The last time Dallas experienced such severe flooding was in 1945 when World War II was still being fought.
The Moray village was completely cut off for several hours on Monday as the main street was turned into a river.
The devastation caused took everyone by surprise.
Duncan Garrow, 71, of Main Steet, said: “We were very fortunate. We had no real serious damage in the house but the pavements are the problem.
“I’ve been here since 1950, and I have never seen the water run like that. My son tried to come up from Forres to help but he couldn’t get here. It was pretty desperate.”
Rob Matthews, who lives nearby, said: “My wife phoned SEPA just before 8am and they said they didn’t know about the flood and at 10am we got a flood warning.
“We had water under the building but we didn’t actually get it in the house. It ran around the house from the fields and into the street. We were worried but not like the houses on Main Street, which are virtually level with the pavement.”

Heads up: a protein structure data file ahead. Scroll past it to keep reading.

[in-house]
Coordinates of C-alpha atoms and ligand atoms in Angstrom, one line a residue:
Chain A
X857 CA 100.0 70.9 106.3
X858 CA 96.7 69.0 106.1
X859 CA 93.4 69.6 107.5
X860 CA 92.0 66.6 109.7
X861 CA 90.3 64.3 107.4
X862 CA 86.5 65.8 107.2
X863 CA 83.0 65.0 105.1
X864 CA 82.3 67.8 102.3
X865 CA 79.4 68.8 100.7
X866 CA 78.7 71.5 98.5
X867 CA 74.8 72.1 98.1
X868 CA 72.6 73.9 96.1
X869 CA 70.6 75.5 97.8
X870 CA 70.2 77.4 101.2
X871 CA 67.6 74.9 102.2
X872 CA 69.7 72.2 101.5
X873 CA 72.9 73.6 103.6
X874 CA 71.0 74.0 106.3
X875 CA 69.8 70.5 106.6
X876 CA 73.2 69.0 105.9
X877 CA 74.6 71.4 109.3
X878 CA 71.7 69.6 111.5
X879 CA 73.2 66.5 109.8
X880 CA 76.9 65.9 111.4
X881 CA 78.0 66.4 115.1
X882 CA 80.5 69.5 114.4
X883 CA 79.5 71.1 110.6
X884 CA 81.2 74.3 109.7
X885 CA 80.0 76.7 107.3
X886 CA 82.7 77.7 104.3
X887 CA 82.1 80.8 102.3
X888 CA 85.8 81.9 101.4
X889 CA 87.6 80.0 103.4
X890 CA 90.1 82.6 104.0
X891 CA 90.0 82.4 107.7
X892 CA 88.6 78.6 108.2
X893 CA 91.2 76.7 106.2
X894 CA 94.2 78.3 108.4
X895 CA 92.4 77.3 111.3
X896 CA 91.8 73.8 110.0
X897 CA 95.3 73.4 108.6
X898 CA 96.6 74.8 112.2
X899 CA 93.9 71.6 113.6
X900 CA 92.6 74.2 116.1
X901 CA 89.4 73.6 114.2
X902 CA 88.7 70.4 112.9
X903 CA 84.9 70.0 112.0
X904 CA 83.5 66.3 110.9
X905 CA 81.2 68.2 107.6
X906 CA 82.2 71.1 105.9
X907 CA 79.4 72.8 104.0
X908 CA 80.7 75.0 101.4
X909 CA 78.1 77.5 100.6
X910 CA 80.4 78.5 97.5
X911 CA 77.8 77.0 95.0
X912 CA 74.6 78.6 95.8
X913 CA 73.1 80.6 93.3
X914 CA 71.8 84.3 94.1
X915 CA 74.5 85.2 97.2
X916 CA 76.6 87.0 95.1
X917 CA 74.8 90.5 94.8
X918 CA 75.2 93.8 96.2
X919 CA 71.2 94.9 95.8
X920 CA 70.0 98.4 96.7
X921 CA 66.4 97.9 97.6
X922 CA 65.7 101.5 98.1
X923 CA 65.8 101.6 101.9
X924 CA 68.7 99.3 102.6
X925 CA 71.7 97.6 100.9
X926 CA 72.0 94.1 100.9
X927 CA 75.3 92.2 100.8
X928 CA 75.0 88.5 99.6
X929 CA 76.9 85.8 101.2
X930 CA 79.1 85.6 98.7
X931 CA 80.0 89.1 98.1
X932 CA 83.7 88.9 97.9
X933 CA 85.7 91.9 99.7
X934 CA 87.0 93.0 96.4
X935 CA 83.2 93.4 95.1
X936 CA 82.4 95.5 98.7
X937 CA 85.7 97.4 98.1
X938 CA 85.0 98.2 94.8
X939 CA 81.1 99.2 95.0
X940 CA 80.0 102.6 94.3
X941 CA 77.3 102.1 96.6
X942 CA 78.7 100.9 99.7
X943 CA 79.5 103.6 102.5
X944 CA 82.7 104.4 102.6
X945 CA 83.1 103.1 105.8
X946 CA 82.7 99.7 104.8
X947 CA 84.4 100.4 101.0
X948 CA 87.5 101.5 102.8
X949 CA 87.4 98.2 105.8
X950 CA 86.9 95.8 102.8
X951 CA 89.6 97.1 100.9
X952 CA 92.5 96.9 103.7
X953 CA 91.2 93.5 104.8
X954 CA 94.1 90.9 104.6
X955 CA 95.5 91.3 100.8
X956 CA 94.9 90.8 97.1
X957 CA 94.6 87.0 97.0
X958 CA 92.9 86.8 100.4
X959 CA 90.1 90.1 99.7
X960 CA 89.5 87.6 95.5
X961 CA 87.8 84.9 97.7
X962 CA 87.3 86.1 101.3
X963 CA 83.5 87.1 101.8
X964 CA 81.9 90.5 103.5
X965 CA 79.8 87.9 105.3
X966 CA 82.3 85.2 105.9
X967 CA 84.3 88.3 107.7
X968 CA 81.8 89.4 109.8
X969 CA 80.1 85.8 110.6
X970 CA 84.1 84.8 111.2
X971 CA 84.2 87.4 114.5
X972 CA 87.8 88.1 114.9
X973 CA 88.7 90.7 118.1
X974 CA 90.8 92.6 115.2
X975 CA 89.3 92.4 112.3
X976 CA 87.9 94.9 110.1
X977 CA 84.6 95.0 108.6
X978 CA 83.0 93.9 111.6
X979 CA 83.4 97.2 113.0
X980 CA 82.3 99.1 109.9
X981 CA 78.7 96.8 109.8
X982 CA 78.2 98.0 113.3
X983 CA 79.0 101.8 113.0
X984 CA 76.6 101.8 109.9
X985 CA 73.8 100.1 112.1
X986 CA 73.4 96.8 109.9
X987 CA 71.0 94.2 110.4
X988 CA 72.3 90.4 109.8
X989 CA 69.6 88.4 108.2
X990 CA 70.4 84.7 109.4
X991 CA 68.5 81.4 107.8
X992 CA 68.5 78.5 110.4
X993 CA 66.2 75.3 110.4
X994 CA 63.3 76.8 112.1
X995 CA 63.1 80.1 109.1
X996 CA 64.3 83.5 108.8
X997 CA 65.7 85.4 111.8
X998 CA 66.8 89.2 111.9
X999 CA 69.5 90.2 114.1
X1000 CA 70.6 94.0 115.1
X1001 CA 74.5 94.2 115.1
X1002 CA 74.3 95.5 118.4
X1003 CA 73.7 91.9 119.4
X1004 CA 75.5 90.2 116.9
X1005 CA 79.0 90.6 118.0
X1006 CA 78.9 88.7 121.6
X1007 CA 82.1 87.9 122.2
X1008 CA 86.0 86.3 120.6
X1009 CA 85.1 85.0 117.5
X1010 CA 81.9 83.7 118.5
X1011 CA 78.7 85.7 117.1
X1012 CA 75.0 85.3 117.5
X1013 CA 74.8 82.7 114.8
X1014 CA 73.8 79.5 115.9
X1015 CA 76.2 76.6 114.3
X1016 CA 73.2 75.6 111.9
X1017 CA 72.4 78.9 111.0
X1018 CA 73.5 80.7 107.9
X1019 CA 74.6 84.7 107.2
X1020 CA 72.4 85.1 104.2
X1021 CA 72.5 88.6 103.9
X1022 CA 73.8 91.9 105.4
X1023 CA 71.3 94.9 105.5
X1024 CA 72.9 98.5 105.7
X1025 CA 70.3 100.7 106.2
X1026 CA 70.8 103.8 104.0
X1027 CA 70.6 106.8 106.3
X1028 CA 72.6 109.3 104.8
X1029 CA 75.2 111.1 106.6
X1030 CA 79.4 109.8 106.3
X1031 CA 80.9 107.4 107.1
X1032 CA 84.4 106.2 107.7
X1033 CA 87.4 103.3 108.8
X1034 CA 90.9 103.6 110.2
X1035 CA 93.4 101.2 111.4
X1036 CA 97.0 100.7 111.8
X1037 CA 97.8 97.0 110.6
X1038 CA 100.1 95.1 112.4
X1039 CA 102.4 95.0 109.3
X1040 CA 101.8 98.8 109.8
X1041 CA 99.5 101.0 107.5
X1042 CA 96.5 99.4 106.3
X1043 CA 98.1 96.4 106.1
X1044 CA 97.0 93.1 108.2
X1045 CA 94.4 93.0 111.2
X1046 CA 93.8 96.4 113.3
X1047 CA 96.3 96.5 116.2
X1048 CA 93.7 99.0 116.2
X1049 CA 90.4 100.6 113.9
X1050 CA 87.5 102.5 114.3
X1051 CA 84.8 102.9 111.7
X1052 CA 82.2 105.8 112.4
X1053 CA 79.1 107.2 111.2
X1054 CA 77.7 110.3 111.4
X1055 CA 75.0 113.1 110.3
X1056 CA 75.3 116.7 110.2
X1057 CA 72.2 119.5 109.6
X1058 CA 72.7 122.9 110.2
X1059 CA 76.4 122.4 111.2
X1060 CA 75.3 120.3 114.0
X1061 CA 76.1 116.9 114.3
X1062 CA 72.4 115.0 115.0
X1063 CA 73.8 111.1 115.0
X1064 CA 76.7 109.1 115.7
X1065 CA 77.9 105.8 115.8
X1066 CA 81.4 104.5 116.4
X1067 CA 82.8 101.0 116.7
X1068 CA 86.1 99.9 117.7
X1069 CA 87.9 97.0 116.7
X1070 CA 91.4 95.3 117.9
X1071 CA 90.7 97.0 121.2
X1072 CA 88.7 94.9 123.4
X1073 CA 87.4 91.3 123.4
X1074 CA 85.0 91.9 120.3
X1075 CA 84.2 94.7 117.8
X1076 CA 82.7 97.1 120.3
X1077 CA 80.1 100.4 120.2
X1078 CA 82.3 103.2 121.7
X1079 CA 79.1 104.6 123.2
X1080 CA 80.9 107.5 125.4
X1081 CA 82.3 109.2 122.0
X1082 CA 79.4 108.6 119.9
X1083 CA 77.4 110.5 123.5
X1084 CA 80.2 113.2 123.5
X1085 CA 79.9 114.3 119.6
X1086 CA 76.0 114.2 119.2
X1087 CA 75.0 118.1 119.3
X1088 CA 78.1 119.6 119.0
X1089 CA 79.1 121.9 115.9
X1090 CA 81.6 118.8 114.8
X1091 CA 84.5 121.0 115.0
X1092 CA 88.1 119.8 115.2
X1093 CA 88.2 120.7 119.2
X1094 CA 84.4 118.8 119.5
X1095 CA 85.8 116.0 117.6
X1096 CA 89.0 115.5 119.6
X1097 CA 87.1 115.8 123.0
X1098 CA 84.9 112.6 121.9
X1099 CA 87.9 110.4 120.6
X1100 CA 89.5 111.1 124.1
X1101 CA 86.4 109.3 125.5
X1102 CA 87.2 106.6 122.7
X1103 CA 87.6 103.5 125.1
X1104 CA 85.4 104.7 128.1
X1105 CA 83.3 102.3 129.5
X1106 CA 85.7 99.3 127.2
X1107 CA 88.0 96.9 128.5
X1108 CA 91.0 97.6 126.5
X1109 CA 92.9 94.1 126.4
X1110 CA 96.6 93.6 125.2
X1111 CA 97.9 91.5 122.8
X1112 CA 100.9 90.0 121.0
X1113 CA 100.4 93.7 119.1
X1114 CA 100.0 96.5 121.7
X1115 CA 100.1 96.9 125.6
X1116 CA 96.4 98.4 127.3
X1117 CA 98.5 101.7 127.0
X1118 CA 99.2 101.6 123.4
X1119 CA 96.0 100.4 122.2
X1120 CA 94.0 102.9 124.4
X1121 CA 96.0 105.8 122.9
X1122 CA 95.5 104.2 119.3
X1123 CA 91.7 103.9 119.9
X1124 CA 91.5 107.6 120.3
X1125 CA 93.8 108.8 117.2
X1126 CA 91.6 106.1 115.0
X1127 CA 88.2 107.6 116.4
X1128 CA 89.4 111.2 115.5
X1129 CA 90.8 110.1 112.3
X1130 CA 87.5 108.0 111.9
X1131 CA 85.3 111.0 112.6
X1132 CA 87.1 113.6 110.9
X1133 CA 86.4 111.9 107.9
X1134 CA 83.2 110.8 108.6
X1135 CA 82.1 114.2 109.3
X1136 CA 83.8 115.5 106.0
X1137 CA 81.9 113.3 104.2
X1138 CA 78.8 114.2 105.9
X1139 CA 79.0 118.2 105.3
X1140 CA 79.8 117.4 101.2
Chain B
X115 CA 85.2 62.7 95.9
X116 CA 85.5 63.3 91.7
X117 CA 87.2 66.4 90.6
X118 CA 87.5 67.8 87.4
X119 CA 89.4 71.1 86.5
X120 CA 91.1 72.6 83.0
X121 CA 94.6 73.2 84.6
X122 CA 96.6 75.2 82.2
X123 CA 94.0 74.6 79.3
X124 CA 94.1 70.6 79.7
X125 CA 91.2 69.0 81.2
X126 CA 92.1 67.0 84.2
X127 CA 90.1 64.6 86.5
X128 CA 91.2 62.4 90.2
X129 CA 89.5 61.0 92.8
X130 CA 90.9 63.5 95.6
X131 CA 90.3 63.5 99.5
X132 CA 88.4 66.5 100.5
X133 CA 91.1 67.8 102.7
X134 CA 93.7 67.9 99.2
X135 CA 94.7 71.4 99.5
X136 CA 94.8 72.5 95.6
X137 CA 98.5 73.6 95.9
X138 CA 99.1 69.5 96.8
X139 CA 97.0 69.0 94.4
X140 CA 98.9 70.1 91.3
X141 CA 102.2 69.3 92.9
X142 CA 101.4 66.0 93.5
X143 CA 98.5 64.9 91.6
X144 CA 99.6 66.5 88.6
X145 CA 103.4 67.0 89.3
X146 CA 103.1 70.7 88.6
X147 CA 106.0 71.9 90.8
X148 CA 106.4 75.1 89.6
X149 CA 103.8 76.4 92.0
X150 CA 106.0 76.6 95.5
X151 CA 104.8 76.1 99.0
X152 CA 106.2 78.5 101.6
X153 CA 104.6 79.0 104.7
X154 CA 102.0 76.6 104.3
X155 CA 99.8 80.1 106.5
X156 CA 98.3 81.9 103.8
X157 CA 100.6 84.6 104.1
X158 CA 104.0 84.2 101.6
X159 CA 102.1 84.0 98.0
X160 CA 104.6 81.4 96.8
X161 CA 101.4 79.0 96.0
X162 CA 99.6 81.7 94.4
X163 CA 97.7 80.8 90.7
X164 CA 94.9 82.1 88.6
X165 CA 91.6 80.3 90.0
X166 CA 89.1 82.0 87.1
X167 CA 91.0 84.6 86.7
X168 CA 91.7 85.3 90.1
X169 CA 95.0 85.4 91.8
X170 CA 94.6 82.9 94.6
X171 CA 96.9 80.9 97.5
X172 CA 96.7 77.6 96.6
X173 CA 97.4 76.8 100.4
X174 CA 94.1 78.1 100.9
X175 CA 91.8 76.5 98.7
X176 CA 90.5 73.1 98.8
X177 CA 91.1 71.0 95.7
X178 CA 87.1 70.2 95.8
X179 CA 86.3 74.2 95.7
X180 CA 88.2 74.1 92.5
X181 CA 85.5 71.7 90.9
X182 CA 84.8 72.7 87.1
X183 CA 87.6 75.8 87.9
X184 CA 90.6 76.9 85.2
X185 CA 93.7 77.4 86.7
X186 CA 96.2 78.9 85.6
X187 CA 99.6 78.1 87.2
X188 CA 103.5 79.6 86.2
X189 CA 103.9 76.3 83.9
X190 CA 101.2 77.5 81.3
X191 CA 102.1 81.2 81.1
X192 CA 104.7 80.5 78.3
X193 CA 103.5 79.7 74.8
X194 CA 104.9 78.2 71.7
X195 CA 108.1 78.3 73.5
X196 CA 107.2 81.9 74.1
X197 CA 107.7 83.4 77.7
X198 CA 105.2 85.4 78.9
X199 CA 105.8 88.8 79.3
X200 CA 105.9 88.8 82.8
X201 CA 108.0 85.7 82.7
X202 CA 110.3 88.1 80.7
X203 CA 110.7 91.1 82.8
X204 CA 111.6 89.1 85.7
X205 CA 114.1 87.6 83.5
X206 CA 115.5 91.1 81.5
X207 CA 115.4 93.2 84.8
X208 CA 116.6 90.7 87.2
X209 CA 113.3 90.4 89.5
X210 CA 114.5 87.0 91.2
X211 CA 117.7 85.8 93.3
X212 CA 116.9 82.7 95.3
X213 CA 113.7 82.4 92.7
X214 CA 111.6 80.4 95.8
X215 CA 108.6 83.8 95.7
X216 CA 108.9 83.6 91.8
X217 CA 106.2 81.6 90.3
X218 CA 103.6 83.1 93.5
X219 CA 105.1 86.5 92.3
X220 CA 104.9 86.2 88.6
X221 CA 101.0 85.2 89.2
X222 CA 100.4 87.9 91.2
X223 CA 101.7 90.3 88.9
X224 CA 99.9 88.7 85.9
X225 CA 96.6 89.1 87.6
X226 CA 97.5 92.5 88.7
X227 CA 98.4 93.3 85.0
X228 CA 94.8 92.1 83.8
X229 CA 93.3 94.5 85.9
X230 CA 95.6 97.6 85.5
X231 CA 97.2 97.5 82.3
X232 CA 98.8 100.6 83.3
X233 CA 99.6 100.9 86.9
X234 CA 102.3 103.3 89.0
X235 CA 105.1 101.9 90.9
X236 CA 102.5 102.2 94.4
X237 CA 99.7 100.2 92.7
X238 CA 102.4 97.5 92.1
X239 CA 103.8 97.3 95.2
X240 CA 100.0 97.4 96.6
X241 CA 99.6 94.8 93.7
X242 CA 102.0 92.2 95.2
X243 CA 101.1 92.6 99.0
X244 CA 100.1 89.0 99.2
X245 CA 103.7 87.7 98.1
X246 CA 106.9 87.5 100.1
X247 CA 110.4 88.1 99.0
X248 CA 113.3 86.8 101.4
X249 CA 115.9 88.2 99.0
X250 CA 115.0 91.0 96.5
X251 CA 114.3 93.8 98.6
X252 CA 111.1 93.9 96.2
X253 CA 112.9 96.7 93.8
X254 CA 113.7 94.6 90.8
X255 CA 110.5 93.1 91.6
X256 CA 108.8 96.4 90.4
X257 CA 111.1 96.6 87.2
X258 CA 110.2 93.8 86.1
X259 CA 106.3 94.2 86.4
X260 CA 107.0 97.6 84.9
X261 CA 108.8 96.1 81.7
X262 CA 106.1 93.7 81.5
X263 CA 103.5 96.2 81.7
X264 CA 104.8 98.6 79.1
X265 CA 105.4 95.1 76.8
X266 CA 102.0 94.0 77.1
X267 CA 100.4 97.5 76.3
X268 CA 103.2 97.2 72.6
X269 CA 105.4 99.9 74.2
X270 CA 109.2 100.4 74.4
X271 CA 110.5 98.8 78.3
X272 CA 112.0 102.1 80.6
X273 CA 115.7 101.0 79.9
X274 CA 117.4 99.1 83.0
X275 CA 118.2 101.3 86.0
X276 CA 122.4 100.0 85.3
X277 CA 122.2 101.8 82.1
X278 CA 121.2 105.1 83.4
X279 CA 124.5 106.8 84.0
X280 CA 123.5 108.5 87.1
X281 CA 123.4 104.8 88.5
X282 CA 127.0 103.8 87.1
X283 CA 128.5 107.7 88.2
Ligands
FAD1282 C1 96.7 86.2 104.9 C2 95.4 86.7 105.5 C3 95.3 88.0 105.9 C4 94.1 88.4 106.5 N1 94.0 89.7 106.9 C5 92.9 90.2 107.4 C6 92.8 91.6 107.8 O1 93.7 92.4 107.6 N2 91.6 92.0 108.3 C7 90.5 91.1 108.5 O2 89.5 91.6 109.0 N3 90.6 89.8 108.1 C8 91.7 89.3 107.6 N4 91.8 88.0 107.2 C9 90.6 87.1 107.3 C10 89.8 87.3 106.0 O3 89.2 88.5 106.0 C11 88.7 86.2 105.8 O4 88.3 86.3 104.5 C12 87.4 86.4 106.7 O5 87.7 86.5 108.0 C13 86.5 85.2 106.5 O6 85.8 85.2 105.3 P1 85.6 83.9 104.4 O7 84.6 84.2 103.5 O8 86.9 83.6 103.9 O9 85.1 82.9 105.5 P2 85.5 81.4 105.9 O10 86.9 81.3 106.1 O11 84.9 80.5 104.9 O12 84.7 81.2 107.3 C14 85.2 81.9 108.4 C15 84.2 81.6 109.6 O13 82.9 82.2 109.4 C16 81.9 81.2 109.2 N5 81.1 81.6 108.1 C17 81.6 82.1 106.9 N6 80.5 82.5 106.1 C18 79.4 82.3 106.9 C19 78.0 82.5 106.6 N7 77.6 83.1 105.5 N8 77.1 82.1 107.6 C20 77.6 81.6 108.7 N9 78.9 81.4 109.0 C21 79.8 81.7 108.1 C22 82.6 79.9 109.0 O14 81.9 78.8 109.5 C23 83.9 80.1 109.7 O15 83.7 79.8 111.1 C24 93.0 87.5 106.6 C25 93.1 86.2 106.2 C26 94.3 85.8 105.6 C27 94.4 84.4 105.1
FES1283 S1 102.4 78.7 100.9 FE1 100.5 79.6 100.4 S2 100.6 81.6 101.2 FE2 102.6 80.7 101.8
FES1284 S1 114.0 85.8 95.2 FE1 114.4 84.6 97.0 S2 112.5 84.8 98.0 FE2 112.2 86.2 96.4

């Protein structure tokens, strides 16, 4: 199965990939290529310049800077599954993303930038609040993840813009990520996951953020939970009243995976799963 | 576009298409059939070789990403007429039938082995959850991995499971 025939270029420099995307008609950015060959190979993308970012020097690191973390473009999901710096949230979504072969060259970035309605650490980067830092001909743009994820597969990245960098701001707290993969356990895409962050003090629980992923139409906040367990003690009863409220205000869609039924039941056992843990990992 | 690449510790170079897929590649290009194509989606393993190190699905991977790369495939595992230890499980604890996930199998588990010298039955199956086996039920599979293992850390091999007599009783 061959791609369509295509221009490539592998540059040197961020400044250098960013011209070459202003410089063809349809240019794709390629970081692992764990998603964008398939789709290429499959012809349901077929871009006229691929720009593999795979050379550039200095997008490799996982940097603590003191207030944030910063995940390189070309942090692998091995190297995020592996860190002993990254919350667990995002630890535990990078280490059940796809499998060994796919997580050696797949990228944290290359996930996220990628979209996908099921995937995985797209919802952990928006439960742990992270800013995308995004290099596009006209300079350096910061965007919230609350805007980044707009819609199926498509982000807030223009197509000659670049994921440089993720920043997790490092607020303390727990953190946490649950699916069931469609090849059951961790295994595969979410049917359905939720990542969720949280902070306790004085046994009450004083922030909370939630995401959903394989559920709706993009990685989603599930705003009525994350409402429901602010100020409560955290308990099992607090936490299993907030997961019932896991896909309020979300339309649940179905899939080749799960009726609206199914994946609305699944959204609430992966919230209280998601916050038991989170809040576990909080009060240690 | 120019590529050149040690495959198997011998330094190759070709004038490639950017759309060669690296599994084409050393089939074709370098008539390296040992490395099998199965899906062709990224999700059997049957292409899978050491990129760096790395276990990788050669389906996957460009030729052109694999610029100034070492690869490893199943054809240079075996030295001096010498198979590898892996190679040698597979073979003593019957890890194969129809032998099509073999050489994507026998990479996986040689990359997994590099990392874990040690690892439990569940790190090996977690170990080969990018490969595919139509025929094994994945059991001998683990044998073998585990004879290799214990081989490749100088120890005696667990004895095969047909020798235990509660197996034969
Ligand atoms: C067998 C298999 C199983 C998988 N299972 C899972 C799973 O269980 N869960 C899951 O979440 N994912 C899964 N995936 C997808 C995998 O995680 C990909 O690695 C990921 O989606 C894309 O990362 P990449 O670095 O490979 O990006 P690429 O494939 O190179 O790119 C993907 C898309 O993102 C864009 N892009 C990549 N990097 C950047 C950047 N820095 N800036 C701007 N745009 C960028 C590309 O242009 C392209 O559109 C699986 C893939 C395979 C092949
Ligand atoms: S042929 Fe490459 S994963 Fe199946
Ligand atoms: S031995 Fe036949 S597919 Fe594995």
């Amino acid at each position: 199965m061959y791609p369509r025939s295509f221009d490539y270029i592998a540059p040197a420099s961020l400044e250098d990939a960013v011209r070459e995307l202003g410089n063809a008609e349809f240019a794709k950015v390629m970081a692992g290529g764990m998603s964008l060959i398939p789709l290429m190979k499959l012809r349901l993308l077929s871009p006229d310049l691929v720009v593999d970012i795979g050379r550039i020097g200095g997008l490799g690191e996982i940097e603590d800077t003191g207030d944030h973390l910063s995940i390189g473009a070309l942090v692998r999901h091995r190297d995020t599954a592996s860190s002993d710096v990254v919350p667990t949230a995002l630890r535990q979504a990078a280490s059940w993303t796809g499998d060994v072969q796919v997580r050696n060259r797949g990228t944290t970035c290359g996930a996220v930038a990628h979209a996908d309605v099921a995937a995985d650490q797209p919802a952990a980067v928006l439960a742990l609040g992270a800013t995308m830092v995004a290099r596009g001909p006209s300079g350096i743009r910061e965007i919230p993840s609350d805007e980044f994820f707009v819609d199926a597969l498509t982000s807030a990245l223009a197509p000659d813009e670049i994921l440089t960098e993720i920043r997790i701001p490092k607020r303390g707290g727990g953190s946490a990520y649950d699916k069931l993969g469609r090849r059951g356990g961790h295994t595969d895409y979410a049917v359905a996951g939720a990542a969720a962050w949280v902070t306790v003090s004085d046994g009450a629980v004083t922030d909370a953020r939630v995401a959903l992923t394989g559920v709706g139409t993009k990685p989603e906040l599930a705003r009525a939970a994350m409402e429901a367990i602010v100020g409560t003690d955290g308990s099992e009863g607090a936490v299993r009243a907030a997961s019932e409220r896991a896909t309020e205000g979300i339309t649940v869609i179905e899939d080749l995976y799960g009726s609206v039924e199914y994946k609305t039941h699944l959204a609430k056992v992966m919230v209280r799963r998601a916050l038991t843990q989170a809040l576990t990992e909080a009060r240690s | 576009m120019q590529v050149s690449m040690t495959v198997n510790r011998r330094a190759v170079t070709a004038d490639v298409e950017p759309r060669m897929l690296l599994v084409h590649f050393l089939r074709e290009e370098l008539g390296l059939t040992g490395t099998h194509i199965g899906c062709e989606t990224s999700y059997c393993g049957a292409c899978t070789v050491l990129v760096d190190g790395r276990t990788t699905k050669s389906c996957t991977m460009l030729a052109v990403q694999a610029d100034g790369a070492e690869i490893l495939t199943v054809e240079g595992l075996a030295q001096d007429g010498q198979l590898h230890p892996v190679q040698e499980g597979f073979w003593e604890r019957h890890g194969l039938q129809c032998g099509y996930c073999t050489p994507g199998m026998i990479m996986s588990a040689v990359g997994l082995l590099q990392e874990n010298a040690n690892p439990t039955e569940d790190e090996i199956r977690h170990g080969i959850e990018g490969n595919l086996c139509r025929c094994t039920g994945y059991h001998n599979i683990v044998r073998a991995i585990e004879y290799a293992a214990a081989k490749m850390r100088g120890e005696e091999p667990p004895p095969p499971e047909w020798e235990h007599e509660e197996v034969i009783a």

Across at Brewery Bridge in Elgin, councillor Barry Jarvis spent a number of hours with worried residents watching contractors combat the rising water levels.
He said: “Monday was another hard worrying day for many who live in the path of the River Lossie. There is no doubt in my mind that many of those residents not flooded out owe the contractors and the other countless individuals involved in the response a debt of gratitude for their actions.
“It is regrettable, however, that there were a considerable number of those in areas not included as part of schemes who suffered considerable damage. It is important that the council works with these residents and relevant authorities to improve drainage and identify the other issues that have contributed to the problem in these areas.
“It would be all too easy to look at the robust defence put up by the flood scheme not only in Elgin but other areas and think that our job is done but we still need to do work in areas still suffering to ensure that we continue to do everything we can to help all those affected by flooding in Moray.”